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The Emergence of "Literature": Making and Reading the English Canon in the Eighteenth Century

From: ELH
Volume 63, Number 2, Summer 1996
pp. 397-422 | 10.1353/elh.1996.0019

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ELH 63.2 (1996) 397-422

The idea of literature, it has often been noted, is of relatively recent emergence. In Foucault's version of the claim, the idea was born of a radical realignment of the disciplines of knowledge, a realignment that, by the nineteenth century, had left a space for the "pure act of writing" to curve back upon itself and to reconstitute itself as an independent "form of language that we now call 'literature'." We have learned to question this notion of literature's autonomous "purity"; my interest here is with the historical argument. That the modern sense of "literature" has not been in the Western world for long should not be taken to mean that before the nineteenth century the word itself had not been around nor that there was no collective term for identifying the peculiar "form of language" of writings that we would now consider literary. Yet a change did occur: something happened in the late eighteenth century to the way works of art were valued. No longer considered rhetorical or didactic instruments, they became prized as autonomous creations. In Northrop Frye's formulation: "nearly every work of art in the past had a social function in its own time, a function which was often not primarily an aesthetic function at all. The whole conception of 'works of art' as a classification for all pictures, statues, poems, and musical compositions is a relatively modern one." Frye does not explain the change he is describing, though such an explanation is nonetheless implicit in something Frye suggests in his preceding paragraph. Defending humanist culture, Frye writes: "it is the consumer, not the producer, who benefits by culture, the consumer who becomes humanized and liberally educated." Arguably, it is this assumption that is the relatively modern conception, the one that brought about such concepts as literature and the aesthetic. I wish to suggest that the emergence of literature in its modern sense reflects such a change in how literary value was perceived, a change from production to consumption, invention to reception, writing to reading.

I begin by looking at notions of literature before "literature." It is sometimes claimed that since earlier writers had no knowledge of literature as we understand the concept, they did not consider their work distinct from any other type of discourse, including texts of a didactic or political nature. Literature, Terry Eagleton suggests, "was invented sometime around the turn of the eighteenth century, and would have been thought extremely strange by Chaucer or even Pope." There is truth in this: certainly Pope would never have denied the moral and political import of his poetic practice. But there is also exaggeration, for if literature in its modern sense did not yet exist, there was nonetheless an understanding of the distinct rhetorical category under which the writings of Chaucer or Pope could be classed. Aristotle, in the Poetics, complains of how the "art that uses only speech by itself or verse, . . . has as yet no name; for we have no common term to apply to the [prose] mimes of Sophron and Xenarchus and to the Socratic dialogues, nor any common term for mimeseis produced in verse." Aristotle wants a term to designate that verbal art whose essential quality he identifies with fictive representation. With some reluctance, he accepts the common designation of "poetry," a term which could refer to any rhythmic utterance: "people do attach the making [that is the root of the word poietes] to the name of a metre and speak of elegiac-makers and hexameter-makers; they think, no doubt, that 'makers' is applied to poets not because they make mimeseis but as a general term meaning 'verse-makers'." Not every fool, Aristotle adds, who writes a medical treatise in verse ought to be called a poet, but that is unfortunately what happens. Though "poetry" will do for now, Aristotle seems to be saying, we need more refined distinctions if critical discourse is to be a meaningful activity.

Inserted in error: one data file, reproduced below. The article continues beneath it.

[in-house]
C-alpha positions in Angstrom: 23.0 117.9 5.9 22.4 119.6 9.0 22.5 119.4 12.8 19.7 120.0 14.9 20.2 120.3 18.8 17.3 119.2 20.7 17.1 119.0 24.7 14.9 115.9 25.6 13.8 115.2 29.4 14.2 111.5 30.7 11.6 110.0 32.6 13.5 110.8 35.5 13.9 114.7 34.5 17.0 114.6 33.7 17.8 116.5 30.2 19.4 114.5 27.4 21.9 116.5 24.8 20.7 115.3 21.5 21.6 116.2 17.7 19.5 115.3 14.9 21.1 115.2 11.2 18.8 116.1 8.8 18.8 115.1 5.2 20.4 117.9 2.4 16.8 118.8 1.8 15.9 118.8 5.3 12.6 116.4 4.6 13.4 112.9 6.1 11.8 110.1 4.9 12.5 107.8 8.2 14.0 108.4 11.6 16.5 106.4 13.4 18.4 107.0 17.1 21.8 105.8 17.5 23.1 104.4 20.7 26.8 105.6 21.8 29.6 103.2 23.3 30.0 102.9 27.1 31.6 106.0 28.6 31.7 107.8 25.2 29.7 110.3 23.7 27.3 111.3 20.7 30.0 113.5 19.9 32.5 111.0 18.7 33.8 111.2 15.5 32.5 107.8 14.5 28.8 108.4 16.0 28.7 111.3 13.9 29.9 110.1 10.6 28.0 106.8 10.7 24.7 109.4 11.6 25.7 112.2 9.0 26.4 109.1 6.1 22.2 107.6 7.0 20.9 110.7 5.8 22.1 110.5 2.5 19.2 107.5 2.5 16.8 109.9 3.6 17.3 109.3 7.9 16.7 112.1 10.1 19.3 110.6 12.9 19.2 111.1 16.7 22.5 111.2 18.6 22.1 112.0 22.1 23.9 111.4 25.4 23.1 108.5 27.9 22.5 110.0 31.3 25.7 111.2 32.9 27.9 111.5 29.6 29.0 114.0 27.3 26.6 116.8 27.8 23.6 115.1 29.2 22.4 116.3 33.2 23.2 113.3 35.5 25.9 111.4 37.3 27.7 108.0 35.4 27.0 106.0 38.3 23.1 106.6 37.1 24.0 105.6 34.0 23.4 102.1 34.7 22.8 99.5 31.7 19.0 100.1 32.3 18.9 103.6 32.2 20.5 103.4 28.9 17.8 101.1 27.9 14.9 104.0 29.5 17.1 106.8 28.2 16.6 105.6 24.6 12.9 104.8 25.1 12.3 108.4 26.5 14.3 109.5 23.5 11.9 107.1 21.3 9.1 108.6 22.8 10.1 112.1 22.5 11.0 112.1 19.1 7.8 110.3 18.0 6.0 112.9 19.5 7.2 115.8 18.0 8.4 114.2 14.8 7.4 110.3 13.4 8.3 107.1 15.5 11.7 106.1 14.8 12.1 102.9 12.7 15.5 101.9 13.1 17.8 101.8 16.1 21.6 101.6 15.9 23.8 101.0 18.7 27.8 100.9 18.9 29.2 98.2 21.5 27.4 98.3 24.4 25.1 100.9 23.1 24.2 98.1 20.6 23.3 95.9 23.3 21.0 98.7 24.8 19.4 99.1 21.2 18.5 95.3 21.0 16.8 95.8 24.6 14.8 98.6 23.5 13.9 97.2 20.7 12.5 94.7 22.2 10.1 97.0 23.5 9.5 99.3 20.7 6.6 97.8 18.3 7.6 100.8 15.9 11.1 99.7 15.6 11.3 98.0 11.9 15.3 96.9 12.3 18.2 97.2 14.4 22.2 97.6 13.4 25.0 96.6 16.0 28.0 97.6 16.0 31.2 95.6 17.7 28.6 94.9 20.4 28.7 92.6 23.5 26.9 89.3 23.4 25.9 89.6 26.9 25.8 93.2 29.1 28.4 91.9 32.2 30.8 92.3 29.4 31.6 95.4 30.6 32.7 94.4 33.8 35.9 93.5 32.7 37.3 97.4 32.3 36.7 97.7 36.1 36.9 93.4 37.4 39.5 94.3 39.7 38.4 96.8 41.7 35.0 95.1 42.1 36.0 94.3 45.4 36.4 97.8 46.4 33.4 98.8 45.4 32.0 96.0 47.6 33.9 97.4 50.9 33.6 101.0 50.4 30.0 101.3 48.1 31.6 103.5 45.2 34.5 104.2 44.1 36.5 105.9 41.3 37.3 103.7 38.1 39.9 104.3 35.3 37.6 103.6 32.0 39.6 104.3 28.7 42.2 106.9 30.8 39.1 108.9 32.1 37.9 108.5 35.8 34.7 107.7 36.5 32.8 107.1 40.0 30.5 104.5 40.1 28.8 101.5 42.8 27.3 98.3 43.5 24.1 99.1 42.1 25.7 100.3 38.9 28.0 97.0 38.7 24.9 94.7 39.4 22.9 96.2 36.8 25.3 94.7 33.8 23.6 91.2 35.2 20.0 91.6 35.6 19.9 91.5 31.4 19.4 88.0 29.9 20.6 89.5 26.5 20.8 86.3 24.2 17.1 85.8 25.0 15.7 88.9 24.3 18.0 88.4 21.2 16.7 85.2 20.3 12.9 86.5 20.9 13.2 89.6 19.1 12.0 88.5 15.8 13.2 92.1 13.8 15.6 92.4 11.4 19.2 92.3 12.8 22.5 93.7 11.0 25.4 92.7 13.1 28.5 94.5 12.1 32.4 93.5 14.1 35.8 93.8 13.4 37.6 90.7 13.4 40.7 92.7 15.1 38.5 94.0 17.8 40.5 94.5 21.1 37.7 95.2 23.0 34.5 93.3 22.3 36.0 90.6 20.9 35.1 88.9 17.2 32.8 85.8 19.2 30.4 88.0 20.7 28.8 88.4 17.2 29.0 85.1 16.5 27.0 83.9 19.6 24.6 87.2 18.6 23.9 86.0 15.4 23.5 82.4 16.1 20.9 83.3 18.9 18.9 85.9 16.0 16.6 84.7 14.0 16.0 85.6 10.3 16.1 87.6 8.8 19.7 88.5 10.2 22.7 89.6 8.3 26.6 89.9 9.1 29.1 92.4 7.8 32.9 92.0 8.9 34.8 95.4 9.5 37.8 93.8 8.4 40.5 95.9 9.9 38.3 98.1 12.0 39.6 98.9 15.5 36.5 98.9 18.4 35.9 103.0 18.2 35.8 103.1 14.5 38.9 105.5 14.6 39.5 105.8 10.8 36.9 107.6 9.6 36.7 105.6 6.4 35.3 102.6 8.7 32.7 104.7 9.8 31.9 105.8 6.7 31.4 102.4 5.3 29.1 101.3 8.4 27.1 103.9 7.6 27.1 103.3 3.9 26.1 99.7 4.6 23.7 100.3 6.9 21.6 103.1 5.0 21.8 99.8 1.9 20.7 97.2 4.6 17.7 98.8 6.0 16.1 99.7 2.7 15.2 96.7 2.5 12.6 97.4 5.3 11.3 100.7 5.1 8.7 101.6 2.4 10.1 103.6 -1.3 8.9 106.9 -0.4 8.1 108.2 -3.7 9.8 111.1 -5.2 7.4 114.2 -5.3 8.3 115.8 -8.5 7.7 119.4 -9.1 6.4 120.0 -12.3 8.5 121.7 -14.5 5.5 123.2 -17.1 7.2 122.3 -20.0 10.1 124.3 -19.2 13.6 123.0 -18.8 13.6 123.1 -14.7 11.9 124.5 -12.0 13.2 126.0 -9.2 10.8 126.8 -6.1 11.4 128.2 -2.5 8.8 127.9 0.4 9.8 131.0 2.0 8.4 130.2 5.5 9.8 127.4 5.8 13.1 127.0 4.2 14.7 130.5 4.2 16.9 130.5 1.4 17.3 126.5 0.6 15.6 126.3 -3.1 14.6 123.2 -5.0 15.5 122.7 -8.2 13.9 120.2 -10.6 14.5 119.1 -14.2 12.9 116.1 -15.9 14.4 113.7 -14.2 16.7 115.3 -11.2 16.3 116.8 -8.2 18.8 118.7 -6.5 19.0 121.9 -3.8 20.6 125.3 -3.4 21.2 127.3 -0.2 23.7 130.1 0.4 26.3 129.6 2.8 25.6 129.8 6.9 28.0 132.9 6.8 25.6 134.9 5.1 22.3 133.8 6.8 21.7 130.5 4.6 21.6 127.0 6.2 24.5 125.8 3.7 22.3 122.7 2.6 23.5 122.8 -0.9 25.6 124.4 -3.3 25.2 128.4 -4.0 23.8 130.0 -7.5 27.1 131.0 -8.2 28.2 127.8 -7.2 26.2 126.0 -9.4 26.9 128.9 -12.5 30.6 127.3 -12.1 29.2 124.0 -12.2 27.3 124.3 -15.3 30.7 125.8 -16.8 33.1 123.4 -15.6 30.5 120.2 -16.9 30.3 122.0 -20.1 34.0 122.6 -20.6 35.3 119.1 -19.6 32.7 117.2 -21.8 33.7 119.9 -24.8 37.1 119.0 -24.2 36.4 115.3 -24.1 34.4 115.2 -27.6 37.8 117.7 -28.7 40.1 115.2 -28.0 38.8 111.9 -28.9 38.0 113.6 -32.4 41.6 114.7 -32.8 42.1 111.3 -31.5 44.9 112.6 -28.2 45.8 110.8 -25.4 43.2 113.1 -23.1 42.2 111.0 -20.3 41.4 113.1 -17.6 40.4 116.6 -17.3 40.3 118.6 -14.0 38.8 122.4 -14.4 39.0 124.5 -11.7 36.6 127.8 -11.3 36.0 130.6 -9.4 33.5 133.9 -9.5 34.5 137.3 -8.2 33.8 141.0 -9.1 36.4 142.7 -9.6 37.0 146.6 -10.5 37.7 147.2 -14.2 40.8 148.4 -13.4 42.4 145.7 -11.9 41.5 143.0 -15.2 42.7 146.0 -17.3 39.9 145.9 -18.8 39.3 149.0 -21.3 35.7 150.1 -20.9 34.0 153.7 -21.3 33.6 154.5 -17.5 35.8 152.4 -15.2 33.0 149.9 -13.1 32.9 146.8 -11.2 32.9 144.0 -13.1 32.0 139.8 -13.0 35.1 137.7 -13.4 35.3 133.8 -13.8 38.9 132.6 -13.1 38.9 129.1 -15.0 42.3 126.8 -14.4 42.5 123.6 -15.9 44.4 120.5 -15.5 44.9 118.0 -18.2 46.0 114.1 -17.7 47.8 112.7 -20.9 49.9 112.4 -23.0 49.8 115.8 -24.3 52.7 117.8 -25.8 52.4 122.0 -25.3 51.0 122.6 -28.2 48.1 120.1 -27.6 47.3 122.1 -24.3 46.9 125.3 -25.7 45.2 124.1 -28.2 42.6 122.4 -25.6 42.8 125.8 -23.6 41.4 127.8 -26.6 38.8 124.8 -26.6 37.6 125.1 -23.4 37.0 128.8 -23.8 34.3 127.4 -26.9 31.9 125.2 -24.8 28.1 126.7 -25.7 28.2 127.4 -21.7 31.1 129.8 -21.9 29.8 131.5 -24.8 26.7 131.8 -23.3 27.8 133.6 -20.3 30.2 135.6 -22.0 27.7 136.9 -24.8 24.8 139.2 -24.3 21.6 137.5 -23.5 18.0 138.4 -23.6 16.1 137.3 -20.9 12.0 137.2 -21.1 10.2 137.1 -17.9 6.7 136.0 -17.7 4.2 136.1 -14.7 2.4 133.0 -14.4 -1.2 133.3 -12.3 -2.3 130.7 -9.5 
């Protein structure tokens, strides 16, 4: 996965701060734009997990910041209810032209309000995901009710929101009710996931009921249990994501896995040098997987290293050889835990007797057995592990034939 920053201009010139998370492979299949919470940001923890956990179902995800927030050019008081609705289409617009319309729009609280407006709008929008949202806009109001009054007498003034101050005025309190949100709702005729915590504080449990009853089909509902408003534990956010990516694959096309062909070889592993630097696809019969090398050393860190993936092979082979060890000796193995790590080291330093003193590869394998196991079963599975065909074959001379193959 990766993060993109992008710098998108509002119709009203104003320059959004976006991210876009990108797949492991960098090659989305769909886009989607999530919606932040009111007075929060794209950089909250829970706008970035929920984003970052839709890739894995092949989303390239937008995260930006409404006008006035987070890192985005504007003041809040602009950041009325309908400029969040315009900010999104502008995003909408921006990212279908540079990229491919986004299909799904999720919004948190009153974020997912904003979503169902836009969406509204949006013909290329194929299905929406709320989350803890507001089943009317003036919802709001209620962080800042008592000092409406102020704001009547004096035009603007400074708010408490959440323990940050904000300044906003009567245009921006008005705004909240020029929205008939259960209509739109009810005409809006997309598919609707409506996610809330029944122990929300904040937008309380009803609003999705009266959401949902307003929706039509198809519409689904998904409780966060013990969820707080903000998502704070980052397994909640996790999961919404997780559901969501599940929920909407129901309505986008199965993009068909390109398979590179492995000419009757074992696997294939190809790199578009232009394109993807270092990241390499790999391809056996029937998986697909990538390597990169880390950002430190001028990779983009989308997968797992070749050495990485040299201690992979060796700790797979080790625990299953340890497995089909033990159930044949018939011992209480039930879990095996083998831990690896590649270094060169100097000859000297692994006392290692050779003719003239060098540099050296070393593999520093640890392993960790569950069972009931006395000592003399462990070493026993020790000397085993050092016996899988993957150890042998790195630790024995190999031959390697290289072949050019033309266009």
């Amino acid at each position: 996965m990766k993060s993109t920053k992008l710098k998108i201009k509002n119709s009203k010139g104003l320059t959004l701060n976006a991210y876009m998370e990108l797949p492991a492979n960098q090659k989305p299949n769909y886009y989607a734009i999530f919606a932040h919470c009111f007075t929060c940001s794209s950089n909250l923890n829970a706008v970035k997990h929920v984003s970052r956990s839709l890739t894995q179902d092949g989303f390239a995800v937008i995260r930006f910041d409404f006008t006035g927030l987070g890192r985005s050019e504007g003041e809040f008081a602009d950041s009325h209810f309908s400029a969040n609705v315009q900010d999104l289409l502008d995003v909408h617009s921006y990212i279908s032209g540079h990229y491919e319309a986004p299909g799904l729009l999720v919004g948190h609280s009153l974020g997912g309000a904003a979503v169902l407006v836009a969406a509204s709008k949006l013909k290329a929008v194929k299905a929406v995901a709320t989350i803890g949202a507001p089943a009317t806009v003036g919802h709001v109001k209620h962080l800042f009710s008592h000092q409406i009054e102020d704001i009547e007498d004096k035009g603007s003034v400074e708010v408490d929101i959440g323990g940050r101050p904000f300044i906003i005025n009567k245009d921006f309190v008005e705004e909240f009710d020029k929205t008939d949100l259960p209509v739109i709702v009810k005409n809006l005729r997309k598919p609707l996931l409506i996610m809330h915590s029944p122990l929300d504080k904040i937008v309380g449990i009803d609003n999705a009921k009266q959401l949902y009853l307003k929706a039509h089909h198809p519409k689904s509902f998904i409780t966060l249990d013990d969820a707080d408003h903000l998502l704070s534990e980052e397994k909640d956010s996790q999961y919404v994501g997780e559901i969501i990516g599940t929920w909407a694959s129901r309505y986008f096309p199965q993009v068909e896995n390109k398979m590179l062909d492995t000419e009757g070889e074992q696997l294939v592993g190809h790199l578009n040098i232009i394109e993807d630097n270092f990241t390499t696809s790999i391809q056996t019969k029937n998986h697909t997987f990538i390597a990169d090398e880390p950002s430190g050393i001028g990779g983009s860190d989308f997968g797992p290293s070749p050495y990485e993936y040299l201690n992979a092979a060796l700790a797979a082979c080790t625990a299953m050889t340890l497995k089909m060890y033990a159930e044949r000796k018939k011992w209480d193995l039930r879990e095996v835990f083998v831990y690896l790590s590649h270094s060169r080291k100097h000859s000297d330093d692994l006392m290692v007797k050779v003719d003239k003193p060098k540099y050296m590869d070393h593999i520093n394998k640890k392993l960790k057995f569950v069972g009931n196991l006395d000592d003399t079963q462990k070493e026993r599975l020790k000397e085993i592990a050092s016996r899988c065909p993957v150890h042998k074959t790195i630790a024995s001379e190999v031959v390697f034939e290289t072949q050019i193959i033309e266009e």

Despite Aristotle's protests, the conventional distinctions remained in place throughout much of the history of European criticism. "Maker" was the prevalent term in Chaucer's time, and Dunbar's, "poet" in Shakespeare's...


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